“Almost as soon as Right-Foot landed on the ball, the head guy of the Pickle-Eaters was out with the big protest. claiming that it was the wrong man up. The lanky one listened to his tale of woe and was at the bench to meet Right-Foot when he wandered in from his little canter. Before the startled player had time to draw his breath, the umpire had grabbed his foot with one hand and sliced a piece off the heel of his shoe with a sharp knife that he was carrying in the other hand. He performed a similar operation on Left-Foot, and then started for the outfield like a shot.”

Illustration from "Sherlock Holmes Umpires Baseball"

“Examined the ground for several minutes with a microscope.”

“When he reached the spot where Right-Foot was accustomed to stand in the right garden, he went down on his knees and examined the ground for several minutes with a microscope, then made for the center pasture, where he repeated the performance. Without saying a word he rushed back to the bleachers’ stand, where his dog was fastened and, after releasing the queer-looking animal, rubbed the piece of leather that he had clipped from Right-Foot’s shoe over his nose and ordered the dog to ‘go find him.’ The hound went around the bases at a modest canter, almost perfectly imitating the gait of Right-Foot, and wound up at the players’ bench by taking a firm hold on the surplus bottom of Right-Foot’s trousers.”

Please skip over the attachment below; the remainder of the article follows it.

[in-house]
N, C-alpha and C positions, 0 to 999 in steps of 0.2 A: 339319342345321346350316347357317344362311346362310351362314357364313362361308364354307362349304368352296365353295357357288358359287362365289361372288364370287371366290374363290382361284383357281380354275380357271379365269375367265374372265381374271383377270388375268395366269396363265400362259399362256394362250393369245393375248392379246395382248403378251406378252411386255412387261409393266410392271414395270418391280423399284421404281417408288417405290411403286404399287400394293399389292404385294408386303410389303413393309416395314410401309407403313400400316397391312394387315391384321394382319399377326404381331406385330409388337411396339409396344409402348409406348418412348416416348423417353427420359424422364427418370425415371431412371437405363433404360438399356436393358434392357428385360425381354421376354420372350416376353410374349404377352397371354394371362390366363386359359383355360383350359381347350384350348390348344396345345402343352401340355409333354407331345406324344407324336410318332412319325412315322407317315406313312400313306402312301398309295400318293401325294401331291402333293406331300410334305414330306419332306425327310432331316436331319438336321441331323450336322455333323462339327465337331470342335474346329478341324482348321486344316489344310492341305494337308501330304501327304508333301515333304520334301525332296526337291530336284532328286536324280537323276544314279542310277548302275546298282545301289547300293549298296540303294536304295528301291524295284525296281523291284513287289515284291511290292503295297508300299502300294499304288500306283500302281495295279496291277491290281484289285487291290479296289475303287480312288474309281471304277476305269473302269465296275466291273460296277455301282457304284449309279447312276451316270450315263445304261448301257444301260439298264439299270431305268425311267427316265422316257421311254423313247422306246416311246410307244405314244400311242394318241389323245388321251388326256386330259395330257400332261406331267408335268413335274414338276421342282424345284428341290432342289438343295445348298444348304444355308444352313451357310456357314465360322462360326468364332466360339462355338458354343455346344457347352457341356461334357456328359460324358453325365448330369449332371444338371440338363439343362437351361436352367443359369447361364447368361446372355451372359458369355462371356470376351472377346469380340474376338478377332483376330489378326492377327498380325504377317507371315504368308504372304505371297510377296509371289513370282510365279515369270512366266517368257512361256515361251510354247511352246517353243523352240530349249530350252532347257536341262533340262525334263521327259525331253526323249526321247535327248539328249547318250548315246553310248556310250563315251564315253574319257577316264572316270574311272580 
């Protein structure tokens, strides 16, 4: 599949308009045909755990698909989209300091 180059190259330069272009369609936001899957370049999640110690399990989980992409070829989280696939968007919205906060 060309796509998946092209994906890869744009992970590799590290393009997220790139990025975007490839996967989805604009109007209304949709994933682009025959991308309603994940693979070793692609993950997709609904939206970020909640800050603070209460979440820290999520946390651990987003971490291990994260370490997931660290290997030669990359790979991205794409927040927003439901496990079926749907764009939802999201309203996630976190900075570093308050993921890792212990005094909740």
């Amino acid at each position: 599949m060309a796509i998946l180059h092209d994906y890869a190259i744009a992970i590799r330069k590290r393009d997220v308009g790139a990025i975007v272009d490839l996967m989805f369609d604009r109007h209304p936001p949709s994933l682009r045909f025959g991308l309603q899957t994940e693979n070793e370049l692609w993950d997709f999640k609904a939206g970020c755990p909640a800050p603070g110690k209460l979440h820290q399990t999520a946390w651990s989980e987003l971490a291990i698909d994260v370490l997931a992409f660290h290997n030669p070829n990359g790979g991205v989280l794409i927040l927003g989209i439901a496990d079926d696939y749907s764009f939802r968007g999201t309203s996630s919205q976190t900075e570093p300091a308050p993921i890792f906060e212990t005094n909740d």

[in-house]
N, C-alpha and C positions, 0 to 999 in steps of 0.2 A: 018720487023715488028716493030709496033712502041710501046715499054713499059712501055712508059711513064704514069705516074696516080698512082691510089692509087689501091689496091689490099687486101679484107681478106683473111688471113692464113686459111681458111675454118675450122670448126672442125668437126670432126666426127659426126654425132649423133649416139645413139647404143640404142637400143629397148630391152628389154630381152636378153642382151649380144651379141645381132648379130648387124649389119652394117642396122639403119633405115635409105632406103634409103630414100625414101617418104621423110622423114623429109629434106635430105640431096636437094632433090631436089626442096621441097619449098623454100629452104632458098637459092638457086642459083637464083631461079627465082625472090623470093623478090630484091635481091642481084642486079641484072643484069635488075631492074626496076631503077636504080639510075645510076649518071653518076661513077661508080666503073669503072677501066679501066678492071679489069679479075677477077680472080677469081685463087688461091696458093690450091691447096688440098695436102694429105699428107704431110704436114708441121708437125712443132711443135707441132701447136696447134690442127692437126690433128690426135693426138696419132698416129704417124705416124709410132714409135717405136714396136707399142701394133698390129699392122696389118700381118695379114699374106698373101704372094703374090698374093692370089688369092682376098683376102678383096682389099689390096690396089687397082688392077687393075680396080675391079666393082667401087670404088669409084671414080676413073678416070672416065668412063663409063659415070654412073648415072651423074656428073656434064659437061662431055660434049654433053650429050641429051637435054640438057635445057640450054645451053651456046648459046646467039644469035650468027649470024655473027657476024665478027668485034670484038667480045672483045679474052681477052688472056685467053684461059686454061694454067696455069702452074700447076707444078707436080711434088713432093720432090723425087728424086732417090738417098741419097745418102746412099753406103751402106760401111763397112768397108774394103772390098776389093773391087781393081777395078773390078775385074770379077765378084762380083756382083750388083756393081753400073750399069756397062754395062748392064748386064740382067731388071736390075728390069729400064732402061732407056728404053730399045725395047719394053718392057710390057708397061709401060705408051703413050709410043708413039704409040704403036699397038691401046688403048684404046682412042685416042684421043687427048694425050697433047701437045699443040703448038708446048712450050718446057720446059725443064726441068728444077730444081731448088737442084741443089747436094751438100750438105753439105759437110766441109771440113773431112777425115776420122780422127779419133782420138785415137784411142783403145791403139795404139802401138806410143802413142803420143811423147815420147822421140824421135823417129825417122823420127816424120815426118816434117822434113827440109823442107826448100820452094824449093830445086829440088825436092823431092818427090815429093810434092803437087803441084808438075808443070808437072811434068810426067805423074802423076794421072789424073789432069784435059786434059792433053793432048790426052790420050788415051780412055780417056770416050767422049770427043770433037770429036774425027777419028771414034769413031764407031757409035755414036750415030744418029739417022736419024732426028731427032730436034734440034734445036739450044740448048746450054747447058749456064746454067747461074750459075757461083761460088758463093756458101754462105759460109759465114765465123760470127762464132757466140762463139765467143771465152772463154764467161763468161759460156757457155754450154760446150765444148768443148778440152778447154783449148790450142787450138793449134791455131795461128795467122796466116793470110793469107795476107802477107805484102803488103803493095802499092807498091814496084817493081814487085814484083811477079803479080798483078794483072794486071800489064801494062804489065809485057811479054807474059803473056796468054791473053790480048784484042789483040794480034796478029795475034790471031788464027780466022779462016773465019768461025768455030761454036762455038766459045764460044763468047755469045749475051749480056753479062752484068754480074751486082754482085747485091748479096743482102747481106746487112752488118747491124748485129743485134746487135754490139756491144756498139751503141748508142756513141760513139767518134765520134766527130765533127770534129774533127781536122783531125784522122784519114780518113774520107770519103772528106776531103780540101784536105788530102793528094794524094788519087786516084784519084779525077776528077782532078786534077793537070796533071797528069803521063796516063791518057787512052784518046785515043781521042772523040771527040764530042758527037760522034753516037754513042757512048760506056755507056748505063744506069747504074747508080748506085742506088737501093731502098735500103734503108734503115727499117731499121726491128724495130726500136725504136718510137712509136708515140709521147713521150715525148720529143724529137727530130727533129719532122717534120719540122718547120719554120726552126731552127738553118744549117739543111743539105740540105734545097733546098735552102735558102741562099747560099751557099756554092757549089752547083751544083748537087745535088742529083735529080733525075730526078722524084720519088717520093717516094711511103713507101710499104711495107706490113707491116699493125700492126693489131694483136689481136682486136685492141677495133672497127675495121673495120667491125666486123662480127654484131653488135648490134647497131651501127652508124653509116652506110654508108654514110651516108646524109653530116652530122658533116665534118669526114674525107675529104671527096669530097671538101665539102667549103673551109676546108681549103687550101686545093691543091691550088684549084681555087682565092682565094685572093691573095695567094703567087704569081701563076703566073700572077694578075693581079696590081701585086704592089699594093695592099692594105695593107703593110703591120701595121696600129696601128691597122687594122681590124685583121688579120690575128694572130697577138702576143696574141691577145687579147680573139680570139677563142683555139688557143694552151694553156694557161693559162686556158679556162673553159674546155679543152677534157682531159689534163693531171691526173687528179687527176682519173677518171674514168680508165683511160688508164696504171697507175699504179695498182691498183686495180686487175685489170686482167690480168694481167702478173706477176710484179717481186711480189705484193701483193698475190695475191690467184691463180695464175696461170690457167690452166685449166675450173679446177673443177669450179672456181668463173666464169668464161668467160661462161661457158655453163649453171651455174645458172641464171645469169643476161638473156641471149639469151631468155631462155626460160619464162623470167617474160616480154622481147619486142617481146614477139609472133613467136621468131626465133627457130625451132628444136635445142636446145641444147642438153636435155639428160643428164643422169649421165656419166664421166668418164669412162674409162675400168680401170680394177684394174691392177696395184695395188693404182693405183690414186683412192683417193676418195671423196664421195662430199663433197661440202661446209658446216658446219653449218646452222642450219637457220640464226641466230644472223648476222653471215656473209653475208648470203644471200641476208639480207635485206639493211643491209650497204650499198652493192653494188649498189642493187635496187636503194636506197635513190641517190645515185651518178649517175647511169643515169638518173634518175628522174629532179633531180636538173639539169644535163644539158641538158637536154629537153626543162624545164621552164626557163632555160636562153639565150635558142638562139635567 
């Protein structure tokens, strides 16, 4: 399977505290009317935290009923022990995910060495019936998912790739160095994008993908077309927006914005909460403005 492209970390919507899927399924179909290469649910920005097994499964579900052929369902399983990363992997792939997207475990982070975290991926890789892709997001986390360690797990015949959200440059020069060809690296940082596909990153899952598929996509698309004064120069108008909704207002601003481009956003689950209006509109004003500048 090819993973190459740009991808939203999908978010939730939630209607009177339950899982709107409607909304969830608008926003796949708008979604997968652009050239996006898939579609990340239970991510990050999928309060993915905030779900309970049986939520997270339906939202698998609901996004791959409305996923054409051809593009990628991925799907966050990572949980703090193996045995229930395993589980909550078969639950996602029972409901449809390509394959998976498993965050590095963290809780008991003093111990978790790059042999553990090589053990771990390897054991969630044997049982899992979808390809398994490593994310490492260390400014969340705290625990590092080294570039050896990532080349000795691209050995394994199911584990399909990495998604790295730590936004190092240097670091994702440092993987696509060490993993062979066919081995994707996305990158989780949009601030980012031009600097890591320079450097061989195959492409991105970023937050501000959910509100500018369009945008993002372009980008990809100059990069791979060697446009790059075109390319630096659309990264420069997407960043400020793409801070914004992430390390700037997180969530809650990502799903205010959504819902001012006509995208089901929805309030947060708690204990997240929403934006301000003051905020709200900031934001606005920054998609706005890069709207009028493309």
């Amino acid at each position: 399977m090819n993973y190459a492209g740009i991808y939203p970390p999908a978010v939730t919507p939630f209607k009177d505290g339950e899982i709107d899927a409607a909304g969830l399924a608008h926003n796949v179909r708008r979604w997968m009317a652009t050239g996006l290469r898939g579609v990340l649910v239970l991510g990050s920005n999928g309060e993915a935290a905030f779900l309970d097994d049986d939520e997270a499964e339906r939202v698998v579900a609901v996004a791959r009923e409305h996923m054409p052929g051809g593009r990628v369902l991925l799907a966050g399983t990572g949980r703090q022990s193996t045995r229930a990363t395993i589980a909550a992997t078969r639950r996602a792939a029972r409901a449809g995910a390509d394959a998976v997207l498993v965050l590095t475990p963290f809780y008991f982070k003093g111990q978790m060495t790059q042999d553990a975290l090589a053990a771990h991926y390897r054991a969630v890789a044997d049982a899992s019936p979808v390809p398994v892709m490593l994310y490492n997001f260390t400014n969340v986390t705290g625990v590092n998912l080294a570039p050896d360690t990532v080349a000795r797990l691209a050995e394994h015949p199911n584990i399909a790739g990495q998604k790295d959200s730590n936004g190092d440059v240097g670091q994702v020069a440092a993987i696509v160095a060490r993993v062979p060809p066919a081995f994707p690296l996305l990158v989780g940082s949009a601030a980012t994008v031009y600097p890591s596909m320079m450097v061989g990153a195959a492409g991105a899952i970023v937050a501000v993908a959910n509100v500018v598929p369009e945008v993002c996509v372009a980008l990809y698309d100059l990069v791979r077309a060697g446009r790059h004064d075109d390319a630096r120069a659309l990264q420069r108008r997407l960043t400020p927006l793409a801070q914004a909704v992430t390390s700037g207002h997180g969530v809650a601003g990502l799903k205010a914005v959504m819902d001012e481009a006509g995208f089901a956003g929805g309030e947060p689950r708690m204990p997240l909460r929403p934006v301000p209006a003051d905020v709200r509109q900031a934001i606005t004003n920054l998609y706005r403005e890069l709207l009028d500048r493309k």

“Right-Foot out for batting out of his turn,” shouted the umpire. “Side out and the Pickle-Eaters win.”

“Not even a protest was entered to the decision. All was all done so quick and in such an amazing manner that no one thought of disputing the decision. The players gathered in a crowd to discuss the strange proceedings. but when they looked for the stranger, both he and the dog had disappeared. No one had noticed them leave the grounds, and just how he got away is a mystery that is still being discussed by the old-timers back in the little village.”

“We were asking each other who the man could possibly be when the town constable came forward and volunteered the information that the erstwhile umpire was Sherlock Holmes, who had been investigating a strange murder case in an adjoining hamlet.”

n a personal note, I have to confess that I have committed the crime of writing a Holmes pastiche of my own. “The Adventure of the Whyos” compounds the felony by adding Mark Twain as the writer, acting (albeit reluctantly) as Holmes’ Watson. The roughly 26-page story (8,000 words) also contains excerpts from my other books, and can be found at Amazon, Smashwords and other e-retailers.